Less than a week before the first National Day for Truth and Reconciliation, the Federal Court of Canada approved a settlement agreement for former day scholars of Indian Residential Schools.
On Sept. 24, the terms of the settlement, including compensation of $10,000 for individuals, were approved following a class action lawsuit against the federal government, led by Tk'emlúps te Secwépemc and shíshálh First Nations.
The settlement agreement was announced on June 9 and also includes a $50-million Day Scholars Revitalization Fund to support healing, and linguistic and cultural reclamation for day scholars and their descendants.
Former students who attended residential schools during the day but were able to return home for the night weren’t included in the 2006 settlement. The new settlement agreement applies to the Survivor and Descendent Class Members in the Gottfriedson Indian Residential Schools Day Scholar class action, under which all former day scholars who were alive as of May 30, 2005 are eligible to apply to receive $10,000 in compensation for the harms they experienced, including psychological harms, and loss of language and culture. Families or estates are able to apply on behalf of those who have died since May 30, 2005.
In a statement from shíshálh Nation, hiwus Garry Feschuk said, “This settlement will ensure compensation for Survivors and their Descendants will happen in their lifetimes. Once we are ready to proceed with compensation, there will be a simple claims process. This was designed to minimize the burden on Day Scholars and their Descendants.”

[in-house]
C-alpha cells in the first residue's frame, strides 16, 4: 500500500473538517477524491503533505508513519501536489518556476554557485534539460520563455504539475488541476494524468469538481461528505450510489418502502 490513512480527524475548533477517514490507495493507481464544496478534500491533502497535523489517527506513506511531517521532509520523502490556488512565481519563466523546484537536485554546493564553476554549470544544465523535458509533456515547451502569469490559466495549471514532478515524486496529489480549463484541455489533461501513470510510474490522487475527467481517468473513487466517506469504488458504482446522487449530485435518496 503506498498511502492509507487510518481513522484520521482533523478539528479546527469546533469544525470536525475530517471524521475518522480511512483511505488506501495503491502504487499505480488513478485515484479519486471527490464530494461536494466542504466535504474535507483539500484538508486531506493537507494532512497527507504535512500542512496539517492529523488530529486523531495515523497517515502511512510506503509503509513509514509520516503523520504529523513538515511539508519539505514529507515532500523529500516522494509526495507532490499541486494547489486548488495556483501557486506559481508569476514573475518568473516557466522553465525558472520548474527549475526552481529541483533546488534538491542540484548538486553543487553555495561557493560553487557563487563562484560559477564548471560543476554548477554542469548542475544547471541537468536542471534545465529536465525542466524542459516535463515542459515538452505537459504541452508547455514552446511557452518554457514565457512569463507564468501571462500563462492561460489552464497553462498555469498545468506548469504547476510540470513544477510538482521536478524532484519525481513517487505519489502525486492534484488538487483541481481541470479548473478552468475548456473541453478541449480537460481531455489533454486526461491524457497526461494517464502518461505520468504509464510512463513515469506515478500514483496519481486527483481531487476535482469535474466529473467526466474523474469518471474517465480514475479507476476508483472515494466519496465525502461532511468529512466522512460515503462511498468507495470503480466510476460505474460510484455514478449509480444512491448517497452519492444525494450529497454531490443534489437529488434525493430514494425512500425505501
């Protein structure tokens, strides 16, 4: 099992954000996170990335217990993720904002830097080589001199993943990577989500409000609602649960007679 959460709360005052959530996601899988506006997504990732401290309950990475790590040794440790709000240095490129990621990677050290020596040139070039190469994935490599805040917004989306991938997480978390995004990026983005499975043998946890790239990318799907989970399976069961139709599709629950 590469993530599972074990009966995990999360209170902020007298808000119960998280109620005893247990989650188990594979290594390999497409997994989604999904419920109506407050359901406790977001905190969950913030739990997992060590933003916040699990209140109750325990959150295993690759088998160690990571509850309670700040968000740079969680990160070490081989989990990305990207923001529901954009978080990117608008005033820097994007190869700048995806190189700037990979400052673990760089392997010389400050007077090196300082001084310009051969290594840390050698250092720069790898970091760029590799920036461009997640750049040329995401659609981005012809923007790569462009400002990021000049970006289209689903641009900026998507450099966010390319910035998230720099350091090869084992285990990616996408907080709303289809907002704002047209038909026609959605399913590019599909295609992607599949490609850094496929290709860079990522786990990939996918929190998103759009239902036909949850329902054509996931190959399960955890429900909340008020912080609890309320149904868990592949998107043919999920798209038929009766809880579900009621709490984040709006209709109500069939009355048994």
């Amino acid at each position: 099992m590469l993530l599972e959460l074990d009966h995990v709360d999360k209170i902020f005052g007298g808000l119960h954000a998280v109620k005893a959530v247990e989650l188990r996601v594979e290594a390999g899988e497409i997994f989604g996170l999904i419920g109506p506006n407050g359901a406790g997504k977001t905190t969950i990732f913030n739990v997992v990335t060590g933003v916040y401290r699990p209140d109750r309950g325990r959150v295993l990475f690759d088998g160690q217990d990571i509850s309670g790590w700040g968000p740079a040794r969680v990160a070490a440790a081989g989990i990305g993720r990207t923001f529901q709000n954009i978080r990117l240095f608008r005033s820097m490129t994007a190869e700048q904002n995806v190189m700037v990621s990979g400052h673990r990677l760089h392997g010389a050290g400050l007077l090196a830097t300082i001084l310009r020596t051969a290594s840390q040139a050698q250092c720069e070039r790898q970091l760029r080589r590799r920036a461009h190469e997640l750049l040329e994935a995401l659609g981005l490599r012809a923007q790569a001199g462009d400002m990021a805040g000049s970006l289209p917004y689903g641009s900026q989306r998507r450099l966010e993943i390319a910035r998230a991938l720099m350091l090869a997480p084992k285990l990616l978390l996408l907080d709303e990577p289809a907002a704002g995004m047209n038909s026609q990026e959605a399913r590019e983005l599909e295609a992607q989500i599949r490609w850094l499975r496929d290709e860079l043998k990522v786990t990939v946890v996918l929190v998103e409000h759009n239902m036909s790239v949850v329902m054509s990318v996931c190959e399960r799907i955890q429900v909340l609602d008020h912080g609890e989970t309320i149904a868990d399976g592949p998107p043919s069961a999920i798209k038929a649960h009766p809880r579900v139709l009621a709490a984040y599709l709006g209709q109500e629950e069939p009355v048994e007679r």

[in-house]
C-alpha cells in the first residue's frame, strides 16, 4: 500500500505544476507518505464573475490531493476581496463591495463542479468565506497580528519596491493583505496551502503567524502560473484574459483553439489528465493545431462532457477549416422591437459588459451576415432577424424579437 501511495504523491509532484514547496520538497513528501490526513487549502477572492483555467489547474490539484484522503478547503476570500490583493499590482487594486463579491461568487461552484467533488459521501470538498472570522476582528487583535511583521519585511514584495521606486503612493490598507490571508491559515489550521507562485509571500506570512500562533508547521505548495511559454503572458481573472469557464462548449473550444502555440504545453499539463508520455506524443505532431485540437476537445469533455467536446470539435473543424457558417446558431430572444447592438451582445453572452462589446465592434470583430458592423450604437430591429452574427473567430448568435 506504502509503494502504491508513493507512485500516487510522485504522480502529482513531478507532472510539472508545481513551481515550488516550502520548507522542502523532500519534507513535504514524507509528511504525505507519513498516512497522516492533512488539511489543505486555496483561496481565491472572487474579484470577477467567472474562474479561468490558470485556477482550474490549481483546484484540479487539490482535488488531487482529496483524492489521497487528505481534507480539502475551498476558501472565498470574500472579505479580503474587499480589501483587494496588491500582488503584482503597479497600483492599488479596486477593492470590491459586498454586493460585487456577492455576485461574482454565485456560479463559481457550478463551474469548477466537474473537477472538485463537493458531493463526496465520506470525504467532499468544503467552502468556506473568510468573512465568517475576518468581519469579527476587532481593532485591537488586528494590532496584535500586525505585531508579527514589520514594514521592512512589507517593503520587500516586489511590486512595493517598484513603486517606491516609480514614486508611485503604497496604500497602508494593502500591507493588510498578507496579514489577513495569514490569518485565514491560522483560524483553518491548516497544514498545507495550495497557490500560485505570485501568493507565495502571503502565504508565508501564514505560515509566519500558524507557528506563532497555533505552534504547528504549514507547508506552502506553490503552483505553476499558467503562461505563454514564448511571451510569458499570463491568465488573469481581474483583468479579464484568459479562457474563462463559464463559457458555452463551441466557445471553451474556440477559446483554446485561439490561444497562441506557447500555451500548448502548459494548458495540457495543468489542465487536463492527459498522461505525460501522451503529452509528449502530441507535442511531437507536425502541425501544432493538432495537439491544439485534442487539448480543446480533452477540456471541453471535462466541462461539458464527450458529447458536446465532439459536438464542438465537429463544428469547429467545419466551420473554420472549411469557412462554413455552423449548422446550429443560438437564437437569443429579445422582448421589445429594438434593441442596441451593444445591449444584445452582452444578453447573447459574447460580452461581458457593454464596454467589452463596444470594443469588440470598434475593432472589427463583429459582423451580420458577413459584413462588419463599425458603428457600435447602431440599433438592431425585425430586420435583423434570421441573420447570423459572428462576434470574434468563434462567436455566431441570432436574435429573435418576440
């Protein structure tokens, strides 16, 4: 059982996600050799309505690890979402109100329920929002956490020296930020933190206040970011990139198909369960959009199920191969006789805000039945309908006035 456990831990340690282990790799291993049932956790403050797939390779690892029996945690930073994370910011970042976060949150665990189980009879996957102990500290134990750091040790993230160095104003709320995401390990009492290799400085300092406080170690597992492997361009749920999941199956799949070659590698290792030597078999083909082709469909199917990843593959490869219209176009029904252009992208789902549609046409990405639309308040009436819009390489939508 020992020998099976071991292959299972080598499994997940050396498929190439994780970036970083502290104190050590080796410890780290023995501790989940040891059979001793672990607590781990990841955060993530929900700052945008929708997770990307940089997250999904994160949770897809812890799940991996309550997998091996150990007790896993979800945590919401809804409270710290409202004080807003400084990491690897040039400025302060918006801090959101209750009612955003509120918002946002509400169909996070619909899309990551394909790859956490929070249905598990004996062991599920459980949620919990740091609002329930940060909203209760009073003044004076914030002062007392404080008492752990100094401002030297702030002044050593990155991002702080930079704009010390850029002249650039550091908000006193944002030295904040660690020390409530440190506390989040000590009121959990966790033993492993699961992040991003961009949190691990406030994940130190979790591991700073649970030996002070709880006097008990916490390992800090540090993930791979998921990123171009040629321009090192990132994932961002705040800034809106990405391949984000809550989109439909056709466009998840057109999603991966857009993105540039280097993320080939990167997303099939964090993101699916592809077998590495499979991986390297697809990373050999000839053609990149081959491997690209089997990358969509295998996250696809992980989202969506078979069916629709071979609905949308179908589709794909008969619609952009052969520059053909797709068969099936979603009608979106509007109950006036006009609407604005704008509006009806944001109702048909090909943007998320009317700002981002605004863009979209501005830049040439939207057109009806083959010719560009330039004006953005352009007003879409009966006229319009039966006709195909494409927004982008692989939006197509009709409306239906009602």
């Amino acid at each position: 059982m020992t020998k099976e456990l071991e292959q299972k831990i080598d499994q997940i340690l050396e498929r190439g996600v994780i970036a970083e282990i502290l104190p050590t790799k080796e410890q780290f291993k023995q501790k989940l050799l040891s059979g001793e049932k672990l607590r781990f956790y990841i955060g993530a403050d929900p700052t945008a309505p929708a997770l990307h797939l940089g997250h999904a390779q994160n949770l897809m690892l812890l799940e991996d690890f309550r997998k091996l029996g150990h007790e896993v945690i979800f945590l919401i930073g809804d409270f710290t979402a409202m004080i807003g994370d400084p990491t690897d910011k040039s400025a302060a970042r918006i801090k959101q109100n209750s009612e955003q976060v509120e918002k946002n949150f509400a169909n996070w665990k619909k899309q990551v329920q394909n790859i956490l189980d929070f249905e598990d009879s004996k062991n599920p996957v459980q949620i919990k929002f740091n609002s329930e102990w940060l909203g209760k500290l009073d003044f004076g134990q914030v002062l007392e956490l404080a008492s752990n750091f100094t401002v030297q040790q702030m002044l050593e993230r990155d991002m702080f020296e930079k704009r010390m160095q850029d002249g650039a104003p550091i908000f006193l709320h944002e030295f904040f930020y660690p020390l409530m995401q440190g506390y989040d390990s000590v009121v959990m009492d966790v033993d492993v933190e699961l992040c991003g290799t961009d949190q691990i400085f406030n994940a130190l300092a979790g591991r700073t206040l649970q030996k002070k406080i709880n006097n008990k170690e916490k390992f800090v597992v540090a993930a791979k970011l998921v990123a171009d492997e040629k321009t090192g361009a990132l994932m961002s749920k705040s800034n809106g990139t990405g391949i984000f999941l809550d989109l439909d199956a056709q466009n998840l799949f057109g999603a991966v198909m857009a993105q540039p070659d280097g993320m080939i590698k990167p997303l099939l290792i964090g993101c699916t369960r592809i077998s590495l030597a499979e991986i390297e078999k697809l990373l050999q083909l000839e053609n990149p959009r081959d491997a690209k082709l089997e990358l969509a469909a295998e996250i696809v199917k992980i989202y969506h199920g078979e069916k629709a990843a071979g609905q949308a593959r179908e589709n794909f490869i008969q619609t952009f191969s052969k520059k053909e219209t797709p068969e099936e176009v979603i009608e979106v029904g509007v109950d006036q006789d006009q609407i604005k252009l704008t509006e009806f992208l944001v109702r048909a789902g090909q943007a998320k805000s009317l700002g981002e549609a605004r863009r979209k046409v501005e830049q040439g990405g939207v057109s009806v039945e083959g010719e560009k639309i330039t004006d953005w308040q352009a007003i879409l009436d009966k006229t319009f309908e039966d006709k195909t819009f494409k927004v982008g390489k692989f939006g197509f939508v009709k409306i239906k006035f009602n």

A settlement notice will include more information about the application process and the start date for making claims. Claimants will be able to apply by filling out a form, and will not need to provide any information about their experiences at residential schools, according to a statement from shíshálh Nation.
A 60-day appeal period is still active.
“The mistreatment of Indigenous children is a tragic and shameful part of Canada’s history, the impacts of which are still being felt today,” Crown-Indigenous Relations Minister Carolyn Bennett said in a statement on Oct. 1. “The Government of Canada is deeply committed to advancing reconciliation and healing for former Indian Residential School Day Scholars and their descendants.
“The Court ruled that the agreement is fair, reasonable and in the best interests of the Survivor and Descendant class members.”
According to federal documents, a day school and residential school operated on shíshálh Nation lands between 1904 and 1975.
“We were told by our members who were Day Scholars that they too suffered from the punishments for speaking our language and exercising our culture while in the schools during the day,” shíshálh Coun. Selina August said in a joint statement with Jeanette Jules of Tk’emlúps te Secwépemc First Nation. “It was horrific and our Day Scholars were once again left out just as their suffering had been ignored in the Residential School settlement. We now have ensured that all the Day Scholars who were alive as of May 30, 2005 will be compensated for their ‘Common Experience Payment’ and so nobody is left behind.”
Feschuk and former Tk’emlúps te Secwépemc First Nation chief Shane Gottfriendson initiated the action more than a decade ago.
The class action lawsuit was certified in 2015, and involves more than 100 First Nations. In 2020, the parties agreed to separate out the Band Class in order to not delay compensation to survivors any further.
A lawsuit by First Nations seeking reparations from the federal government for the impact residential schools had on them will continue to trial at a later date.
“The advocacy, perseverance and commitment of former Indian Residential Schools Day Scholars to address past wrongs will not be forgotten," Bennett said.
Help and support for survivors and their families can be found through the Hope for Wellness Help Line at 1-855-242-3310 or hopeforwellness.ca. A crisis line is also available through Indian Residential School Survivors and Family at 1-866-925-4419.